Citizens urged to play a role in crime prevention

A program that puts crime prevention into the hands of neighbours is picking up steam in Trail.

A program that puts crime prevention into the hands of neighbours is picking up steam in Trail.

Sunningdale is the only neighbourhood that currently takes part in the Block Watch program, which gives residents the means to take responsibility for their own safety by reducing the opportunity for crime. But crime prevention officer Gordon Sims is hoping other neighbourhoods are interested in taking a stand.

“The program itself certainly has a proactive element to it in stopping crimes from occurring in a particular area,” he said. “One thing you’ll find with the Block Watch program is that just because of the nature of the beast, the neighbours get to know each other a little better.”

Monica Averill, Sunningdale area coordinator, said the line of communication has opened up between her neighbours since the local reporting network started up in 2005 by George Braithwaite, former crime prevention officer.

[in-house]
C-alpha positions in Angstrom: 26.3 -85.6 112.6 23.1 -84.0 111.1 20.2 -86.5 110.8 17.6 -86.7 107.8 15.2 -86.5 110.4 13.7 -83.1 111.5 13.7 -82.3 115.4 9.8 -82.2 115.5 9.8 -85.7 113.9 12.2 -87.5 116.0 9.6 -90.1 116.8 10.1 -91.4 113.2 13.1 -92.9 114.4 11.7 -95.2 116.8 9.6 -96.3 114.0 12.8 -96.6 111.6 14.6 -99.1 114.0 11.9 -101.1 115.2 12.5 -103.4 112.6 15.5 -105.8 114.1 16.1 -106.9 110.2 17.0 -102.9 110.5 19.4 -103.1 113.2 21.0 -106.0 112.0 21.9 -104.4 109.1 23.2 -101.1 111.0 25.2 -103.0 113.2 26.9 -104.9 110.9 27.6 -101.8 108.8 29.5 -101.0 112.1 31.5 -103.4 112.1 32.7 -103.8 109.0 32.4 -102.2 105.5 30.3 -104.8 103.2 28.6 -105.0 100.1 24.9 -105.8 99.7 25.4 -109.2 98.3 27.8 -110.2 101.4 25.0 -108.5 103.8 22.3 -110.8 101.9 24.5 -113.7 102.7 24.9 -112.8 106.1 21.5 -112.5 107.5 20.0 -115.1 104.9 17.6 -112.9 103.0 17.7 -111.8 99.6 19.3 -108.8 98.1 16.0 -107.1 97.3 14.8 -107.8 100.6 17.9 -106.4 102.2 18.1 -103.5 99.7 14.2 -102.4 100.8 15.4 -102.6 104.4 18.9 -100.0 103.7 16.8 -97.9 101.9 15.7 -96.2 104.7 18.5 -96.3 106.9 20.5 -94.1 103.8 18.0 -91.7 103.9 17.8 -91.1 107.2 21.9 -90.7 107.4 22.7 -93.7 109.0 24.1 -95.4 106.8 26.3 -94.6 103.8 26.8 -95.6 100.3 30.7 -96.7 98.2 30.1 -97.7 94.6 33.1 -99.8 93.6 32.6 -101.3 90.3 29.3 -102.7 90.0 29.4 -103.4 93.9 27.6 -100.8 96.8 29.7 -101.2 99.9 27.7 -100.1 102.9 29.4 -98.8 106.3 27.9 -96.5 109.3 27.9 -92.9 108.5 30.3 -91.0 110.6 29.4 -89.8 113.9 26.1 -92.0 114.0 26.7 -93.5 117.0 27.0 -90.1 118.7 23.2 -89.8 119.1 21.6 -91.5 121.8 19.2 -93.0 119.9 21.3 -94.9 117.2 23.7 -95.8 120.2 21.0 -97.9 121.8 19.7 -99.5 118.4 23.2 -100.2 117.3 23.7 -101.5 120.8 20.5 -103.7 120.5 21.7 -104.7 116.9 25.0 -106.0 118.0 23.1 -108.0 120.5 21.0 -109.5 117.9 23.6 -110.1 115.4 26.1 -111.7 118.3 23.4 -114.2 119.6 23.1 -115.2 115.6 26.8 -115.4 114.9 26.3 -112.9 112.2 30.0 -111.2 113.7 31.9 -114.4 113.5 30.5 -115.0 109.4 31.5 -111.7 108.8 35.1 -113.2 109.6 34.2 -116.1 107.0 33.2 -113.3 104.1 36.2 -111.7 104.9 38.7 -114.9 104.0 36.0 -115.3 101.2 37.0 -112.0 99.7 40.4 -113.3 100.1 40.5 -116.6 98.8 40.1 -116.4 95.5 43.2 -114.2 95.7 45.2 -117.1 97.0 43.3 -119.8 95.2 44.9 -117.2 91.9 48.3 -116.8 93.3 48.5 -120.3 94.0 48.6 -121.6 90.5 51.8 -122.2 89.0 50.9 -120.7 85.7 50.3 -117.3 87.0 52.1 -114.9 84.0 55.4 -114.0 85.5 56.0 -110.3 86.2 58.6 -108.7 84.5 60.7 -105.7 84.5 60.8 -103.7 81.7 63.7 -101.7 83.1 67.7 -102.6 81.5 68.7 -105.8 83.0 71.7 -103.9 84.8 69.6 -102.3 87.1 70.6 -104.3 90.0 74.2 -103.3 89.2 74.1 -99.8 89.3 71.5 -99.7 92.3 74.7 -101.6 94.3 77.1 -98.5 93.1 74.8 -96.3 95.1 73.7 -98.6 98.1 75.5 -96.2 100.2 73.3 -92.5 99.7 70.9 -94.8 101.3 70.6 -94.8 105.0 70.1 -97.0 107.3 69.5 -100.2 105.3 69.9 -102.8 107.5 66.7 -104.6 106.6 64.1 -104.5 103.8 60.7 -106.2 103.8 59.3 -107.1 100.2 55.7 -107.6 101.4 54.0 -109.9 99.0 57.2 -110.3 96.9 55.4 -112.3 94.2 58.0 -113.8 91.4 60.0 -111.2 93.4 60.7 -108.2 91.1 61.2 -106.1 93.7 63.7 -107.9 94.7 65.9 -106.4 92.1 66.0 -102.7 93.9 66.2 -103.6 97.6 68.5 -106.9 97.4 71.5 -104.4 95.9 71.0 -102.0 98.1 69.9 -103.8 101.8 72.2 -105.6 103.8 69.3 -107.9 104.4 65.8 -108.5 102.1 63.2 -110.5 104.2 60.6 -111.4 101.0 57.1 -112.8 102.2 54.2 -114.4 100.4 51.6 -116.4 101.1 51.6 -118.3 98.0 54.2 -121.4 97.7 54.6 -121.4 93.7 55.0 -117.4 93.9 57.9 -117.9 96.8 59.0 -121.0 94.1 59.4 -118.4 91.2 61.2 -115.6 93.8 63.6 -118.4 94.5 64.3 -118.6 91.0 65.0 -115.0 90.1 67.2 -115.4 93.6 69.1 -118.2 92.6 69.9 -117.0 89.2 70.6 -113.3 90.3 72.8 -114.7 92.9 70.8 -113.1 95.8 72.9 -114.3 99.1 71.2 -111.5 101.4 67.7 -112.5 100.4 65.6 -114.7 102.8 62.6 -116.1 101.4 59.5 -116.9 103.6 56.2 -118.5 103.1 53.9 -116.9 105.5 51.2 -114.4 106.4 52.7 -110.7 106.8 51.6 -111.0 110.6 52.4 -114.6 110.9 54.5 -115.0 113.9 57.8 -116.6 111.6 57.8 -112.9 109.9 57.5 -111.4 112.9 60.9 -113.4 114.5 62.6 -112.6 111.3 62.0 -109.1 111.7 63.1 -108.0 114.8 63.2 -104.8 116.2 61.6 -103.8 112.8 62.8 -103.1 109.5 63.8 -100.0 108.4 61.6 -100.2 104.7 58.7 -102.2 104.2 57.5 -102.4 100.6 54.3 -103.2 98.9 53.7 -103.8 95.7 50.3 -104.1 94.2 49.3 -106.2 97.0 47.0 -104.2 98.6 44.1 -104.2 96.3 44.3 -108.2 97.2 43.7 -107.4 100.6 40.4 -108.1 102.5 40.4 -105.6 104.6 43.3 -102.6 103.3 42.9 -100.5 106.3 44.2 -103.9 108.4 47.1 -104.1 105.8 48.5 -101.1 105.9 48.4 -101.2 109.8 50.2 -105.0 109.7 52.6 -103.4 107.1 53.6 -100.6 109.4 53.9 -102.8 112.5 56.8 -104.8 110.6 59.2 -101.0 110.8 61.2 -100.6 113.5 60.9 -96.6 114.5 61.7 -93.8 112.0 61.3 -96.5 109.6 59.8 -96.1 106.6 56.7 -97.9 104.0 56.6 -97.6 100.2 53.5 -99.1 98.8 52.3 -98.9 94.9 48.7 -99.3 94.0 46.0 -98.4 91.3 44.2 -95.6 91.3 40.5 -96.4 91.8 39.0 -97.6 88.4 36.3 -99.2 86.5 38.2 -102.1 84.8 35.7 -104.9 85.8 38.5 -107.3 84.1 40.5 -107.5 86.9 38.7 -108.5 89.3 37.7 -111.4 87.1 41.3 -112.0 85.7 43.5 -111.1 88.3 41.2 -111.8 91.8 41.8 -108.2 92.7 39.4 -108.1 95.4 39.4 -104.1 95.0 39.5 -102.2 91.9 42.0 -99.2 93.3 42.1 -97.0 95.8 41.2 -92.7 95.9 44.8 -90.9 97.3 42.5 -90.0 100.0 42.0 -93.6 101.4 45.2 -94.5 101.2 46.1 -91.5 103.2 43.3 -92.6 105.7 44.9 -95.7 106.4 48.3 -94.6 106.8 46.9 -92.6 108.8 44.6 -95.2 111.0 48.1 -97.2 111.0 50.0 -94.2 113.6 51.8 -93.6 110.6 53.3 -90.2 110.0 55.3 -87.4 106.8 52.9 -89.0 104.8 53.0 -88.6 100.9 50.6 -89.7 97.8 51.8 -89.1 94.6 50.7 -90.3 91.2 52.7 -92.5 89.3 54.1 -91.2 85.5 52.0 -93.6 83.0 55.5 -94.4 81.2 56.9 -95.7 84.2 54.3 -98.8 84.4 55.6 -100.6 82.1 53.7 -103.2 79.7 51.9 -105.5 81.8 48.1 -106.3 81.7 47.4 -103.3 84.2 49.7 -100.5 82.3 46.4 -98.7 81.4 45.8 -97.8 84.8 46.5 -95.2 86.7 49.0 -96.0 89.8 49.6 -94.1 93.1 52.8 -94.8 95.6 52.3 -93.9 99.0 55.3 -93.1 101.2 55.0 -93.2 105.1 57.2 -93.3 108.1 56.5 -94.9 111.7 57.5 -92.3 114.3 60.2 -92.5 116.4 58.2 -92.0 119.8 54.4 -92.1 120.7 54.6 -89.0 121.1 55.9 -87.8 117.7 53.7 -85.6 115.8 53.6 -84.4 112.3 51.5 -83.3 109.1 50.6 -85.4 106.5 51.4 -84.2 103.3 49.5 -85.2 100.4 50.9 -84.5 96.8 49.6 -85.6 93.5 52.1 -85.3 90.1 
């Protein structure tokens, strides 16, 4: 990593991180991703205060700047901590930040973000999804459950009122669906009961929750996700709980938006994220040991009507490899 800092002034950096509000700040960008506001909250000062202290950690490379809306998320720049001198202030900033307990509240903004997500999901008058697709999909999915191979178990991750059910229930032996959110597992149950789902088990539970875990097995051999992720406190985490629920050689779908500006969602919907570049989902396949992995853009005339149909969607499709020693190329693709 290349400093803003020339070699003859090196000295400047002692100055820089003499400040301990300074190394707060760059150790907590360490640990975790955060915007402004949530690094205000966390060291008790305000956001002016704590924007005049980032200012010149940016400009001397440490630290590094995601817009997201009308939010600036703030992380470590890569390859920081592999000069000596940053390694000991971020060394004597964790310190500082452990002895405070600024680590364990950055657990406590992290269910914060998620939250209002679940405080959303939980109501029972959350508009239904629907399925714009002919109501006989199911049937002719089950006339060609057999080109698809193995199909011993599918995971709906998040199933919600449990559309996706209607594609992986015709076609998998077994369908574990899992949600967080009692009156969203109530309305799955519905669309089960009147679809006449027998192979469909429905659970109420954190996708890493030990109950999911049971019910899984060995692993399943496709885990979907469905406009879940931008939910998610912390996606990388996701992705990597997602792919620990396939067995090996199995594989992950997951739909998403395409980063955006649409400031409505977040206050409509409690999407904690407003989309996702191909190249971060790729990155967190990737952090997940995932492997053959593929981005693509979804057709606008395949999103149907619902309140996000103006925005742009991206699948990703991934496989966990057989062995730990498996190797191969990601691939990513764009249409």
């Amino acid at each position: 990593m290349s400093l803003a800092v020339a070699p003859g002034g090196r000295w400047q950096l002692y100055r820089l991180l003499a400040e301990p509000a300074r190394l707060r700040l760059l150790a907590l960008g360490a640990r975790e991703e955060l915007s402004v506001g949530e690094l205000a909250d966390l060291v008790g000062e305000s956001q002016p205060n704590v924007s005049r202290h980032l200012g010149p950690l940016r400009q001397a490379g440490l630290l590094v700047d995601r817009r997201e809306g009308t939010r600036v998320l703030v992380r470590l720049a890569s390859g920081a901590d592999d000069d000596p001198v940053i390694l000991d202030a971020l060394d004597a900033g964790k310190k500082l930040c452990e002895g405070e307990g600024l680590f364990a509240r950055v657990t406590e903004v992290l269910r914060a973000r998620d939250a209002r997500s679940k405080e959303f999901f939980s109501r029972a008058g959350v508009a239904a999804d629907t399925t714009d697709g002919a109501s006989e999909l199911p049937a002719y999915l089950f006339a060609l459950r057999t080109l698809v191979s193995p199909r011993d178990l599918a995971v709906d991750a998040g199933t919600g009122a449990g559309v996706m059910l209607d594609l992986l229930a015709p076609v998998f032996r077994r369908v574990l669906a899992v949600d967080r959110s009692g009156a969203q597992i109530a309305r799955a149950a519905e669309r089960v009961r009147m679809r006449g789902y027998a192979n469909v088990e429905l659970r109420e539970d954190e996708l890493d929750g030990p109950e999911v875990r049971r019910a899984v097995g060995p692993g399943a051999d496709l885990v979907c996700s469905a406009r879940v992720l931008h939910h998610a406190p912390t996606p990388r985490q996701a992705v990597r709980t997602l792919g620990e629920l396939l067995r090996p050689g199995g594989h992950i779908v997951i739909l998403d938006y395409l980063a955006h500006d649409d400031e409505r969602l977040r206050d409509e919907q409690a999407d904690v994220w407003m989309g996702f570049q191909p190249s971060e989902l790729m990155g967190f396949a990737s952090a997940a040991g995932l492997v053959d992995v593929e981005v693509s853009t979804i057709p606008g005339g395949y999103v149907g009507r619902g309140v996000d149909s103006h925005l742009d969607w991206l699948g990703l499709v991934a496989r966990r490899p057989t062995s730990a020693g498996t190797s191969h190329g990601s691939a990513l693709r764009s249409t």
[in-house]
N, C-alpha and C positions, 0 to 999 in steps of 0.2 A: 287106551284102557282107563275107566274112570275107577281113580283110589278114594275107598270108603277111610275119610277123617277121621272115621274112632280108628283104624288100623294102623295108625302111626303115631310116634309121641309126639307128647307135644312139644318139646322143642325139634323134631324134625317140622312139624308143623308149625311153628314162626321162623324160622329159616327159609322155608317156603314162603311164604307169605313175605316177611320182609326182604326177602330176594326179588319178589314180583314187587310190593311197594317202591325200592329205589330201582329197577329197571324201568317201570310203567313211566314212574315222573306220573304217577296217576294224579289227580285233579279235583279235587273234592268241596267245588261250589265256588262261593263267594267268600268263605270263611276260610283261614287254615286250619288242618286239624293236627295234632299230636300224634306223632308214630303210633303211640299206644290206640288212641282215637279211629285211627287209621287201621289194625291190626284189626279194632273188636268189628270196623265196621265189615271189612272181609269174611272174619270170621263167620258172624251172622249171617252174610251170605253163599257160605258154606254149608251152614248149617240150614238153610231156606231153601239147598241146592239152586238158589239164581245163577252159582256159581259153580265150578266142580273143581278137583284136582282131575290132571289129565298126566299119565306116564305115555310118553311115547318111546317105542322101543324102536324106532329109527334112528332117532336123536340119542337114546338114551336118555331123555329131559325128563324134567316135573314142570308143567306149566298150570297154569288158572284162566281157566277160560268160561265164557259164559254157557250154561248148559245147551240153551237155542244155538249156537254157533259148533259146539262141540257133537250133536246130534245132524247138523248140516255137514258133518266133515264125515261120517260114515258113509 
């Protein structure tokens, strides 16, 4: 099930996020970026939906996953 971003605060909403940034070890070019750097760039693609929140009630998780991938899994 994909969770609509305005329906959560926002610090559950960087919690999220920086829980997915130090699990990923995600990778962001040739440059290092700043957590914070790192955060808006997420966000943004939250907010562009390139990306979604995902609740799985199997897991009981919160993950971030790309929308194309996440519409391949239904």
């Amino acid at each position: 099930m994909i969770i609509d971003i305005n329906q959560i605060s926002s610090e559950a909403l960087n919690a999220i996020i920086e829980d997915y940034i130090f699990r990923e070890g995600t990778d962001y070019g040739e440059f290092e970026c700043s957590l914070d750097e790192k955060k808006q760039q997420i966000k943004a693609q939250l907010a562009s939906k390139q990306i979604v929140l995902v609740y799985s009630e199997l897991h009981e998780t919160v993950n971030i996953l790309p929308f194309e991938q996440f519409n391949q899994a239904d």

Depending on the size of the neighbourhood, blocks are separated and led by captains, who report to their area coordinator. The group works with Sims, who provides tips like how to spot unusual behavior.

“It’s really about watching out for your neighbours and watching out for your neighbourhood and keeping an eye on any unusual activity that could help with crime prevention,” said Averill. “I’m definitely more aware of what’s going on in the neighbourhood now and I’m definitely more aware of who my neighbours are.”

The program that started in B.C. in 1986 was modeled after a similar project in Seattle, which was effective in reducing residential break and enters by 60 per cent.

Block Watch fights the isolation and separation that crime creates and feeds upon, it forges bonds among area residents and businesses, helps reduce burglaries and other crime, and improves relations between the police and the community they serve.

Sims is hosting an informative session on Block Watch Oct. 17 at 2 p.m. at the Trail Memorial Centre.

The meeting will be a chance to gather interest to create other potential programs in the city but will also benefit those just looking for tips on securing their own home.

Those interested should sign up for the meeting by calling the Trail Aquatic and Leaisure Centre at 364-1262.